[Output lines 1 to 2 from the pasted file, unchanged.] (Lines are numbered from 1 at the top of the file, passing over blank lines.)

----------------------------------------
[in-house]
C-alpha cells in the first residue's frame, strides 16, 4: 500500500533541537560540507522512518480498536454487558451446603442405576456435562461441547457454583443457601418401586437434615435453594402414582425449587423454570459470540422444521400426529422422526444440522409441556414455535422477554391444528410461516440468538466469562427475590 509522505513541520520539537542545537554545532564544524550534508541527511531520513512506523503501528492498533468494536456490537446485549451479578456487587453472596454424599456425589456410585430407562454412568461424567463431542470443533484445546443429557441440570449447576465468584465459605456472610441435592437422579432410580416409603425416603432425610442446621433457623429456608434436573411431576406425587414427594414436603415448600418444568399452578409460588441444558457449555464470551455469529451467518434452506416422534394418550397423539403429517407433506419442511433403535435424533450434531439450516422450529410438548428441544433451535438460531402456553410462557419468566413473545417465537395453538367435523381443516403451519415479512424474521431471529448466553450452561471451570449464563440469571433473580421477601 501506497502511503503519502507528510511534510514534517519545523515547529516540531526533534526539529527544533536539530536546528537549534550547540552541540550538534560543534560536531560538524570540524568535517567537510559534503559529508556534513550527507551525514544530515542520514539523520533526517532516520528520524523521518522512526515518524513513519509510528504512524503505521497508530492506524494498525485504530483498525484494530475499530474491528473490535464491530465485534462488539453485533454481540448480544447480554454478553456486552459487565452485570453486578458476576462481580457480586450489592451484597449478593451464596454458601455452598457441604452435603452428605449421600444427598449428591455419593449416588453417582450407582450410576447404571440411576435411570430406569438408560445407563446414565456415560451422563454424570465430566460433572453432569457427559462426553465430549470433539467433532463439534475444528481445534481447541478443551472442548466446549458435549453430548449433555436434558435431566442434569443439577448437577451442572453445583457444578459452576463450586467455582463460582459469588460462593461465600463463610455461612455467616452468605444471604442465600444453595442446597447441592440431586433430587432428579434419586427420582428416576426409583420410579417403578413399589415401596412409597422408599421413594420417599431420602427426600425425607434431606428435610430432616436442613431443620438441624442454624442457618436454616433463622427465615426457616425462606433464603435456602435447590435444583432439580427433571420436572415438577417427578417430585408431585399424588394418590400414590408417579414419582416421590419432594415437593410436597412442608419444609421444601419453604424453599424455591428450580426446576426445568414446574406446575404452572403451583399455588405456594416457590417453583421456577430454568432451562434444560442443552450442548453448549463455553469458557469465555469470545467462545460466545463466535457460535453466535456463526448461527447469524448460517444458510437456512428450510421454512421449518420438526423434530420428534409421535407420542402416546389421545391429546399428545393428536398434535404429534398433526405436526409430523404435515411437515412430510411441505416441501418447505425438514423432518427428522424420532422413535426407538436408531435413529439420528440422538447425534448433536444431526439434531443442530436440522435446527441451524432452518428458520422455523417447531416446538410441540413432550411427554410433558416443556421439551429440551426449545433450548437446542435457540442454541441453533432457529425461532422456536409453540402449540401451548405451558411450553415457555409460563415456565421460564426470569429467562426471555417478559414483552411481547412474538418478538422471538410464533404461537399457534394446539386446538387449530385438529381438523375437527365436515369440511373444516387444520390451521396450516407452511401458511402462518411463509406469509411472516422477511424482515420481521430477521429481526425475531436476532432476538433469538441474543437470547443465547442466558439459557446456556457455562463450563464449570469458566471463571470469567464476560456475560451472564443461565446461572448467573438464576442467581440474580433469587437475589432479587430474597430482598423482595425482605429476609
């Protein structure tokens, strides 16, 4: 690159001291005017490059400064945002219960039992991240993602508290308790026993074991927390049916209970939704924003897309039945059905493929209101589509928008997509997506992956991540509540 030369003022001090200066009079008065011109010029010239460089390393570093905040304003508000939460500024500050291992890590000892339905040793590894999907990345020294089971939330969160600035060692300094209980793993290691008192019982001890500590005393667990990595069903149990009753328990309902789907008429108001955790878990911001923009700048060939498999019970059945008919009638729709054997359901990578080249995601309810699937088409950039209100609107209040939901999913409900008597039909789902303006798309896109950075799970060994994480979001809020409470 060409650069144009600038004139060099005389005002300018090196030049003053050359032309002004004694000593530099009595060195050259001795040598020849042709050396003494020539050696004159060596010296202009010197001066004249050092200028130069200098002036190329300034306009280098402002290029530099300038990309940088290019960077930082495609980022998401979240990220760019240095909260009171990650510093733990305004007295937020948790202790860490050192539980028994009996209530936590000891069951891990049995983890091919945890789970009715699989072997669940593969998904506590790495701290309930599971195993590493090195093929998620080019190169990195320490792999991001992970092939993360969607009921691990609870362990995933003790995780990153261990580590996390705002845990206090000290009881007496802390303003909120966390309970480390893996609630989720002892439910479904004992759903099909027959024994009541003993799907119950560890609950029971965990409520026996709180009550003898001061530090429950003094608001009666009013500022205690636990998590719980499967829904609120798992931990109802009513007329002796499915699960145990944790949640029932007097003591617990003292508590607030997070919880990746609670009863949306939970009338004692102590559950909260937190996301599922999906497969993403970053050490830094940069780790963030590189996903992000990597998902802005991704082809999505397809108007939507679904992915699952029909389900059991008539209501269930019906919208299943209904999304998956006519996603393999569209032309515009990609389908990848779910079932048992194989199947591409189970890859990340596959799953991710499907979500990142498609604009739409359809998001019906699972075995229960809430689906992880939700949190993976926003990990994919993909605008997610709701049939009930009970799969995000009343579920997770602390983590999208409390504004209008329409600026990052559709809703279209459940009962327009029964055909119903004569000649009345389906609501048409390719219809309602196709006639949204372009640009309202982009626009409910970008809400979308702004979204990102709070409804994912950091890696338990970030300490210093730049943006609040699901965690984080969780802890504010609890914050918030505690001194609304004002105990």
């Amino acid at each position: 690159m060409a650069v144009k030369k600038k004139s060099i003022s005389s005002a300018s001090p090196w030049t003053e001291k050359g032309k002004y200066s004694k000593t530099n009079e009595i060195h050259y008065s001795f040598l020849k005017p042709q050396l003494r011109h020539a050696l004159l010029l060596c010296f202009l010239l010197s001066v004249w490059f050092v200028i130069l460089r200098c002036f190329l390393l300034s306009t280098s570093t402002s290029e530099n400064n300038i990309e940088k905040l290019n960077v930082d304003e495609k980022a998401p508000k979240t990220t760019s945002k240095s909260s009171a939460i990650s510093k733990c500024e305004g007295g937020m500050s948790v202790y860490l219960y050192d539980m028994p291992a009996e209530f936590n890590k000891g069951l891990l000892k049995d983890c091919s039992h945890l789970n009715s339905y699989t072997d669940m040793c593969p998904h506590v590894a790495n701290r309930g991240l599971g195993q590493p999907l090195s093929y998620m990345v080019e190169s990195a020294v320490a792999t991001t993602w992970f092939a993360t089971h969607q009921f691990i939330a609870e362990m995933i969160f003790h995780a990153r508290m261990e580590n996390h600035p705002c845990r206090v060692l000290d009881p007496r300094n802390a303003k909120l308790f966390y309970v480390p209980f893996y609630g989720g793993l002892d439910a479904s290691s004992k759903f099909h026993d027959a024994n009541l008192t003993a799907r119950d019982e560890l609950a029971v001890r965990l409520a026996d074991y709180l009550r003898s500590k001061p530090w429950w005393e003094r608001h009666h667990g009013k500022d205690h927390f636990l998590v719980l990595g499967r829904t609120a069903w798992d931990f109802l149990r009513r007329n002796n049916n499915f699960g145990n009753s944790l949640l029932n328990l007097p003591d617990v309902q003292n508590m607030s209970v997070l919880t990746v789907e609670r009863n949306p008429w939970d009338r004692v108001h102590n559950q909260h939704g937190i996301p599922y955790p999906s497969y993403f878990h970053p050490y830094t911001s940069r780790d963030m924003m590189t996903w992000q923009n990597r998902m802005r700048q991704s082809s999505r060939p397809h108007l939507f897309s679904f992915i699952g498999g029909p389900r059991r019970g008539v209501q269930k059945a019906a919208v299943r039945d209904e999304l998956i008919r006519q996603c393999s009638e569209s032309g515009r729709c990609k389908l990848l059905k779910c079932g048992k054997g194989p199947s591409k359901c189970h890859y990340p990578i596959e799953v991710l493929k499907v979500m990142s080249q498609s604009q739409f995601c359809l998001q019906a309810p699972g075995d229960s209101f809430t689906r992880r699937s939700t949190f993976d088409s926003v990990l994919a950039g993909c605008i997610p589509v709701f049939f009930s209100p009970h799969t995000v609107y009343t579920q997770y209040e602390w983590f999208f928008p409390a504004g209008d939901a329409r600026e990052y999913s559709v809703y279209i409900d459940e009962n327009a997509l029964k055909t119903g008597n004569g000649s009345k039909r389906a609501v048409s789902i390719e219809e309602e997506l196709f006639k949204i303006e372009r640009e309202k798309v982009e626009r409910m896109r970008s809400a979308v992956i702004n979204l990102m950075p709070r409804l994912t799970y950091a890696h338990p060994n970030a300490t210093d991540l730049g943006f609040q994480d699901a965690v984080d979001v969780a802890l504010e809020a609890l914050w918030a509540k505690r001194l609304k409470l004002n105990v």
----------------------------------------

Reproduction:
[in-house]
C-alpha cells in the first residue's frame, strides 16, 4: 500500500533541537560540507522512518480498536454487558451446603442405576456435562461441547457454583443457601418401586437434615435453594402414582425449587423454570459470540422444521400426529422422526444440522409441556414455535422477554391444528410461516440468538466469562427475590 509522505513541520520539537542545537554545532564544524550534508541527511531520513512506523503501528492498533468494536456490537446485549451479578456487587453472596454424599456425589456410585430407562454412568461424567463431542470443533484445546443429557441440570449447576465468584465459605456472610441435592437422579432410580416409603425416603432425610442446621433457623429456608434436573411431576406425587414427594414436603415448600418444568399452578409460588441444558457449555464470551455469529451467518434452506416422534394418550397423539403429517407433506419442511433403535435424533450434531439450516422450529410438548428441544433451535438460531402456553410462557419468566413473545417465537395453538367435523381443516403451519415479512424474521431471529448466553450452561471451570449464563440469571433473580421477601 501506497502511503503519502507528510511534510514534517519545523515547529516540531526533534526539529527544533536539530536546528537549534550547540552541540550538534560543534560536531560538524570540524568535517567537510559534503559529508556534513550527507551525514544530515542520514539523520533526517532516520528520524523521518522512526515518524513513519509510528504512524503505521497508530492506524494498525485504530483498525484494530475499530474491528473490535464491530465485534462488539453485533454481540448480544447480554454478553456486552459487565452485570453486578458476576462481580457480586450489592451484597449478593451464596454458601455452598457441604452435603452428605449421600444427598449428591455419593449416588453417582450407582450410576447404571440411576435411570430406569438408560445407563446414565456415560451422563454424570465430566460433572453432569457427559462426553465430549470433539467433532463439534475444528481445534481447541478443551472442548466446549458435549453430548449433555436434558435431566442434569443439577448437577451442572453445583457444578459452576463450586467455582463460582459469588460462593461465600463463610455461612455467616452468605444471604442465600444453595442446597447441592440431586433430587432428579434419586427420582428416576426409583420410579417403578413399589415401596412409597422408599421413594420417599431420602427426600425425607434431606428435610430432616436442613431443620438441624442454624442457618436454616433463622427465615426457616425462606433464603435456602435447590435444583432439580427433571420436572415438577417427578417430585408431585399424588394418590400414590408417579414419582416421590419432594415437593410436597412442608419444609421444601419453604424453599424455591428450580426446576426445568414446574406446575404452572403451583399455588405456594416457590417453583421456577430454568432451562434444560442443552450442548453448549463455553469458557469465555469470545467462545460466545463466535457460535453466535456463526448461527447469524448460517444458510437456512428450510421454512421449518420438526423434530420428534409421535407420542402416546389421545391429546399428545393428536398434535404429534398433526405436526409430523404435515411437515412430510411441505416441501418447505425438514423432518427428522424420532422413535426407538436408531435413529439420528440422538447425534448433536444431526439434531443442530436440522435446527441451524432452518428458520422455523417447531416446538410441540413432550411427554410433558416443556421439551429440551426449545433450548437446542435457540442454541441453533432457529425461532422456536409453540402449540401451548405451558411450553415457555409460563415456565421460564426470569429467562426471555417478559414483552411481547412474538418478538422471538410464533404461537399457534394446539386446538387449530385438529381438523375437527365436515369440511373444516387444520390451521396450516407452511401458511402462518411463509406469509411472516422477511424482515420481521430477521429481526425475531436476532432476538433469538441474543437470547443465547442466558439459557446456556457455562463450563464449570469458566471463571470469567464476560456475560451472564443461565446461572448467573438464576442467581440474580433469587437475589432479587430474597430482598423482595425482605429476609